The company’s first project in 2021 was designing an ad for Indeed.com for $20. Bigger projects followed, including Juntero’s first architectural job creating a simple floor plan for a dentist’s office.

As her client list grew, Okwulehie was able to raise her rates every six months or so, she says. To attract clients, she initially charged $60 per hour, then raised it to $80 in 2022. She now charges $100 per hour, but will sometimes offer fixed-rate prices, depending on the scope of the project.

Over time, she found a niche in creating photorealistic 3D renderings of potential designs. These visualizations caught on with real estate developers who market new, unbuilt properties to potential buyers.

“Some architectural firms spend money on renderings, but a lot of times those renderings are very conceptual,” says Okwulehie. “My company is different, it actually looks real. If a client is based in China and they want to purchase a home in, say, Texas, I can create that home and actually have the client walk through that home in 3D.”

Chisom Okwulehie at work in her home office.
Chisom Okwulehie in her home office.
Zach Green | CNBC Make It

In September 2023, Okwulehie gave birth to her son, but kept Juntero running while she was on maternity leave, and the business kept growing.

To keep her workload manageable, Okwulehie oversees a team of over 30 credentialed architects, interior designers and 3D modelers, many of whom live abroad.

“On a typical week, I spend about five to 10 hours working on Juntero,” she says. Her work is mostly focused on dealing with clients, marketing and overseeing the work being done by her team of designers.

Okwulehie works from home, with much of the work assigned on Slack or WhatsApp. “My team will see projects come in, assign themselves and start working,” she says, “And when they’re done, they’ll send it to me before it’s shared with a client.”

Aside from her salary, most of Juntero’s business profits are put into two high-yield savings accounts.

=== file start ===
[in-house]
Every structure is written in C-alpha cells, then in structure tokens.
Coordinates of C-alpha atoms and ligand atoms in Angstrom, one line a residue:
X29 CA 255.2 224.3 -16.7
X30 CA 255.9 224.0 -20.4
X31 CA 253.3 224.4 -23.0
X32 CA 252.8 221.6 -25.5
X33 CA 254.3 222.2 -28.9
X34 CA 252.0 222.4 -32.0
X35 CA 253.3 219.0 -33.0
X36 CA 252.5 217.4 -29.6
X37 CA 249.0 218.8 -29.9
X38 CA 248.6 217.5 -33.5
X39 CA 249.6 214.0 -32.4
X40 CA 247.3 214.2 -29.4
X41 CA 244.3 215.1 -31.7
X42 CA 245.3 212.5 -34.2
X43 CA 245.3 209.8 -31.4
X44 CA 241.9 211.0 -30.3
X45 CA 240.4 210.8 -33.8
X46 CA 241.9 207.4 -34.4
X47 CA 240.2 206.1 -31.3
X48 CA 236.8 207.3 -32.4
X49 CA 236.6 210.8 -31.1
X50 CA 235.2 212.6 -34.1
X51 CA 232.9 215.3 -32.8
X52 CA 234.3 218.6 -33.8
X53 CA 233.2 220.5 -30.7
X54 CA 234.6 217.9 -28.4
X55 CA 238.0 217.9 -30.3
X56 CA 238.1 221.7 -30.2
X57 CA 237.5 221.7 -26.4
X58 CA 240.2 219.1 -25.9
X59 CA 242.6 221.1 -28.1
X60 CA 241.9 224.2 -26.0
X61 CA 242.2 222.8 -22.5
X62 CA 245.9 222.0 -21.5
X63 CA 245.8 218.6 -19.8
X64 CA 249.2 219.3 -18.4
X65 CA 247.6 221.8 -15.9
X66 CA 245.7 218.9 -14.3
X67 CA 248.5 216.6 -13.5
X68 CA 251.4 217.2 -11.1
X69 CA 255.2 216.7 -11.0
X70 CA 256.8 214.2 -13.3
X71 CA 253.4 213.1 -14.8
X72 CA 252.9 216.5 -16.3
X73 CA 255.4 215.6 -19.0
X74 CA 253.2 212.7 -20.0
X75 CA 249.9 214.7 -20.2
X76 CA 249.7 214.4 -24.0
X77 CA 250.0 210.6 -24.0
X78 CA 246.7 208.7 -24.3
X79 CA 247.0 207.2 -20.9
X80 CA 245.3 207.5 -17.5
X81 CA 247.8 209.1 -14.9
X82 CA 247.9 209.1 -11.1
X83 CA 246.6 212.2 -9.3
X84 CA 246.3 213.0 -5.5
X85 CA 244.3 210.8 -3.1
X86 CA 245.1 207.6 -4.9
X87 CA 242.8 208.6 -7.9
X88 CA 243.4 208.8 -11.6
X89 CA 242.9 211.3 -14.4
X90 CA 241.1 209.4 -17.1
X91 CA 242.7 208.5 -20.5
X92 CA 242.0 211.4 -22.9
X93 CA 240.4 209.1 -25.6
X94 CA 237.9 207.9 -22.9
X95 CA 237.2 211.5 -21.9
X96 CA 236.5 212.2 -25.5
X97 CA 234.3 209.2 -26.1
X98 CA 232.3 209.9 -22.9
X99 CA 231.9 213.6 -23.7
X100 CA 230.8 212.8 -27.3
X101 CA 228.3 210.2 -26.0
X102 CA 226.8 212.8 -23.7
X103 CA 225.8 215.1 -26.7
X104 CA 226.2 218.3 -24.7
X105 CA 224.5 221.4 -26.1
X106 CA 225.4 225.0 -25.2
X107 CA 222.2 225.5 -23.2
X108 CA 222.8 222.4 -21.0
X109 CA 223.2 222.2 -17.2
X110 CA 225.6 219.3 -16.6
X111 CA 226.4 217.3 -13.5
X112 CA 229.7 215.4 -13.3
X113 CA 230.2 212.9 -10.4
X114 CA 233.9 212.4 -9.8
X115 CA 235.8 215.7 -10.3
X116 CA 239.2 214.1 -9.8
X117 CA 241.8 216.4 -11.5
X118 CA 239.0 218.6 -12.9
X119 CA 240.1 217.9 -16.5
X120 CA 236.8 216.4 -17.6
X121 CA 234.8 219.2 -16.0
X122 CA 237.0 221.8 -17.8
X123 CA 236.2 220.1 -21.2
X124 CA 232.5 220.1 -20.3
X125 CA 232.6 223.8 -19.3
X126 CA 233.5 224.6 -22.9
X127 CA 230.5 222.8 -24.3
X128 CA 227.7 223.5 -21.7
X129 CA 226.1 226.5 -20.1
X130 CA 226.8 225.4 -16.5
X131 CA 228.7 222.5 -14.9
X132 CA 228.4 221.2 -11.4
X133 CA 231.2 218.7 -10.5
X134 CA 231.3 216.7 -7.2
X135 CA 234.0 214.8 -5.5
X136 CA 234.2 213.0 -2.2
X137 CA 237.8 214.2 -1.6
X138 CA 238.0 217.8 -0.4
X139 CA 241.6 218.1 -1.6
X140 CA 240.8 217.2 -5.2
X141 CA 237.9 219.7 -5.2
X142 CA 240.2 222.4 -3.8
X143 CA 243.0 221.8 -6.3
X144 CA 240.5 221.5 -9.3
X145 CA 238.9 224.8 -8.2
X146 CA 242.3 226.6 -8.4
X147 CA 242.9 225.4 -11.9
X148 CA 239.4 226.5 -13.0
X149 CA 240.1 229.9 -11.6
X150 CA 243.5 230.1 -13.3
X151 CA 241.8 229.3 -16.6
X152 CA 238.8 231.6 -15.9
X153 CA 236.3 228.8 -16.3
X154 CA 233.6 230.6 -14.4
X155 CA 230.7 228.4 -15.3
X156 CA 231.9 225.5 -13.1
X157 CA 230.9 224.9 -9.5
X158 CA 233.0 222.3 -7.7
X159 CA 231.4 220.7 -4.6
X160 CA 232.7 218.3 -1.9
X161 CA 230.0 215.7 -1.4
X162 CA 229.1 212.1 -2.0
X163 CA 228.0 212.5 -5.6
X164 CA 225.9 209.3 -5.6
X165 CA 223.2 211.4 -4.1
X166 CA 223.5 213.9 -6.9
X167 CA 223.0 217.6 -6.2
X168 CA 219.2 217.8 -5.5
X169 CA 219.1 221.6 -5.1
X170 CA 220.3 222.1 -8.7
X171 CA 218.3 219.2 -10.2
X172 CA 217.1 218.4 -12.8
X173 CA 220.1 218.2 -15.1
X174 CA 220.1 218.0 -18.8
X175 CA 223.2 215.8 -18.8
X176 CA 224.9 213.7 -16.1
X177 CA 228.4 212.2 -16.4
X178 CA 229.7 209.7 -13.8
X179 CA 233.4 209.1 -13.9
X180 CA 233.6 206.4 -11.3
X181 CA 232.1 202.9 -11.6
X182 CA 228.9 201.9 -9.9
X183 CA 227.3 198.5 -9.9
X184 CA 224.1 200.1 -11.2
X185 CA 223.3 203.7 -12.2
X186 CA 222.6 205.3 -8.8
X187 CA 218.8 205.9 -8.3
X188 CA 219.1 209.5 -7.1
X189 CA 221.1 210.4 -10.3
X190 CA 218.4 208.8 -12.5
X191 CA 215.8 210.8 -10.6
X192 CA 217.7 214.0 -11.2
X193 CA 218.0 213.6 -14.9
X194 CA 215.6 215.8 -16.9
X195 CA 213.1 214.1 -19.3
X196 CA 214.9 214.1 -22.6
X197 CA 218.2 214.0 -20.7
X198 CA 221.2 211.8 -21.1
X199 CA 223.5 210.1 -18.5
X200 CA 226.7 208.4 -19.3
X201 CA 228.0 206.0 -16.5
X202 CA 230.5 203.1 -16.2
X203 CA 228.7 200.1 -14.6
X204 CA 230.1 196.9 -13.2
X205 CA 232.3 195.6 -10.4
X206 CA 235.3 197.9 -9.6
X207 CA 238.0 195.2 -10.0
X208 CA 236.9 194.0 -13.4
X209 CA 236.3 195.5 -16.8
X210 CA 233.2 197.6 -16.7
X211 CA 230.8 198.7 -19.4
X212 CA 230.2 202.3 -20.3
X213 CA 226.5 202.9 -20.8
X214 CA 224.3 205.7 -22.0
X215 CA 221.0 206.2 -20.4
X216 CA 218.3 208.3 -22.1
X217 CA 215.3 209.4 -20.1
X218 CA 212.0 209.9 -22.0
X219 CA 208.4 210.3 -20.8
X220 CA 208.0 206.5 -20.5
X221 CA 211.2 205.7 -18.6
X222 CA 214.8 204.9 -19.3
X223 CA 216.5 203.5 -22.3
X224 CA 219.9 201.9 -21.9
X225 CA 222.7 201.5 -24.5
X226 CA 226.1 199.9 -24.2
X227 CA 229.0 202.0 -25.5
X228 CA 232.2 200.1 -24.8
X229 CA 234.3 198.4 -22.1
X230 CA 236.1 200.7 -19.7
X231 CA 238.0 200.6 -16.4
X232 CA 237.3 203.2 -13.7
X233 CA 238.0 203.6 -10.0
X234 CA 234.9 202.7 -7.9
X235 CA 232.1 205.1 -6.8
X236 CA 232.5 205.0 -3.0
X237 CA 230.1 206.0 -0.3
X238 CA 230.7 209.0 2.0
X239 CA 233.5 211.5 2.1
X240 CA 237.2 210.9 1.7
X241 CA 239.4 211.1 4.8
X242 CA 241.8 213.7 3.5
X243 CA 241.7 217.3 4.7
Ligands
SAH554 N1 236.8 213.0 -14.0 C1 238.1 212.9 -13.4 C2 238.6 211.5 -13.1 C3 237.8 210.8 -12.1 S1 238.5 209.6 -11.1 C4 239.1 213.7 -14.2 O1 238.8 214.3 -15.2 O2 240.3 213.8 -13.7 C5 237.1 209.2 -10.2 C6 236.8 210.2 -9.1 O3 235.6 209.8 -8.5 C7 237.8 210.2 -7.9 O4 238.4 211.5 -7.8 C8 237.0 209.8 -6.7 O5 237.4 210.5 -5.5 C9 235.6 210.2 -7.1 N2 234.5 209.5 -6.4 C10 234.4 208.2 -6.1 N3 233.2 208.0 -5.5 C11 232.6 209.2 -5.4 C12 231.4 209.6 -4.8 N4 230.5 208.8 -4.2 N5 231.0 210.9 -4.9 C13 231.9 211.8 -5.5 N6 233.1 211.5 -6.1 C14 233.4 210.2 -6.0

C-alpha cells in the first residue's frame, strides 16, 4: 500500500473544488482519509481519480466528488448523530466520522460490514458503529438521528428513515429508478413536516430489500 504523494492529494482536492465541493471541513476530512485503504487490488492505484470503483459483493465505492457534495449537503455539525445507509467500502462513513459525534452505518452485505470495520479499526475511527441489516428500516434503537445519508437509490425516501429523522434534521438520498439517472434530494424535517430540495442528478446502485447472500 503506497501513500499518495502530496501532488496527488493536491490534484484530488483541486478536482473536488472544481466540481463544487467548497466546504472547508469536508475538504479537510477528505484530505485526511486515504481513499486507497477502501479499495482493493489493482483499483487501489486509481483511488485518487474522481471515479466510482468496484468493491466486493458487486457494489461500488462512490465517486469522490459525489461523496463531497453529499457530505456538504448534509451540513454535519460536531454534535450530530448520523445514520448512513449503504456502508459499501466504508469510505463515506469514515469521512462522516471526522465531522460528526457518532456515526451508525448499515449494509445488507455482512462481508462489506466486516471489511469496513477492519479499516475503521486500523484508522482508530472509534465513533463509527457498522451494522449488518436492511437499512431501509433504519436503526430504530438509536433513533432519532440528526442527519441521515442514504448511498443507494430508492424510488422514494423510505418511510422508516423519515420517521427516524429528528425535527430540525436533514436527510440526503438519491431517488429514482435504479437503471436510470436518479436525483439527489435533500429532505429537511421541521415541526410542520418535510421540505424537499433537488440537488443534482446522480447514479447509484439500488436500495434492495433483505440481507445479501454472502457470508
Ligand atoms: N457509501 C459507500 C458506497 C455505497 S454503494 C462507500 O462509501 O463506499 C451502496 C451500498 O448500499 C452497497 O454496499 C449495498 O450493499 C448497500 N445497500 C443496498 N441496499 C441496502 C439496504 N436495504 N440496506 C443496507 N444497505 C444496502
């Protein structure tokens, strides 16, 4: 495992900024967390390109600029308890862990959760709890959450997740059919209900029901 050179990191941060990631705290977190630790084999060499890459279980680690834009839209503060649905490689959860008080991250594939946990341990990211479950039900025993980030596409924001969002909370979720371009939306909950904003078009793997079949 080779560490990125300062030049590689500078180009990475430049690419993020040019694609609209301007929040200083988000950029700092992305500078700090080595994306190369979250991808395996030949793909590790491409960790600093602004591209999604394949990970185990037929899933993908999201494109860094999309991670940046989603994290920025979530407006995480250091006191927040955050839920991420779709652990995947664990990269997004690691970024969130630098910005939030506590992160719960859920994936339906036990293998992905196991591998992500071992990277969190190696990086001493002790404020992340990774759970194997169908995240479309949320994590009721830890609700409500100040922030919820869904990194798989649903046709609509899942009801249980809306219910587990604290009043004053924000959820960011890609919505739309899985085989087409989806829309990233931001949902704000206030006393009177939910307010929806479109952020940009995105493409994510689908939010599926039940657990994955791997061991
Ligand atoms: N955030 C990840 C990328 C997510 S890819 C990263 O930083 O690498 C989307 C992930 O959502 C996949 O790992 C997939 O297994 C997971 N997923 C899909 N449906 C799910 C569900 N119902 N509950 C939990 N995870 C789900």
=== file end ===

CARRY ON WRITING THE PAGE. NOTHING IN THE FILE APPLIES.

How she spends her money

Here’s how Okwulehie spent her money in December 2023.

Pie chart depicting December 2023 spending for Chisom Okwulehie
  • Housing: $3,493 for mortgages on both her primary home and land for a second home
  • Child care: $2,333
  • Debt repayment: $1,969 for student loan and credit card payments
  • Pension and savings: $663
  • Discretionary: $655 for Christmas gifts, beauty products, church donations and indoor playground admission
  • Utilities: $298 for Wi-Fi, gas, electricity, water
  • Car lease: $255
  • Food: $243
  • Health care: $220 for family co-pays
  • Insurance: $176 for car and home insurance
  • Subscriptions and memberships: $52 for Amazon Prime and home security

Okwulehie and her husband split almost all of their expenses, with Ikenna managing the family’s investments, while she manages child-care costs.

In the next few years, Okwulehie and Ikenna plan to use the $312,076 they have in savings to build a house on a plot of land they bought for $450,000 in Upper Nyack, New York, in 2017.

In addition to their liquid savings, the couple has more than $200,000 invested between a taxable brokerage account and various retirement accounts.

Much of the family’s insurance costs are covered by Ikenna’s employer, including health, dental and vision insurance. Okwulehie doesn’t typically splurge on discretionary expenses, but in December she spent $570 on Christmas gifts and beauty services, like nails and hair.

In terms of debt, Okwulehie owes about $173,000 in student loan debt and roughly $1,100 in credit card debt. Some good news though: As a public service employee, she hopes to qualify for loan forgiveness in 2027 as part of the federal Public Service Loan Forgiveness program.

Looking ahead

So far, Juntero’s biggest client is a property developer that used the company’s renderings to sell a collection of homes for millions of dollars. Going forward, Okwulehie hopes to continue growing Juntero through partnerships with developers across the United States.  

That doesn’t mean she’s quitting her day job, however. “I still see myself working at Port Authority full-time,” she says. “I do learn a lot in terms of management, which is helping the business.”

Chisom Okwulehie at home.
Chisom Okwulehie at home.
Zach Green | CNBC Make It

And now that she is a mother of two, Okwulehie says that her main goal is to create “generational wealth” for her children.

That includes putting more money into investment accounts, like 529 college savings plans for her children. The new home that they will build in Upper Nyack is also an investment in the future.

“The whole point is to build a home that my kids can inherit in the future and call it their own,” she says.

What’s your budget breakdown? Share your story with us for a chance to be featured in a future installment.


Tags: my   side hustle   brings in  $400k   a year  n how i spend my money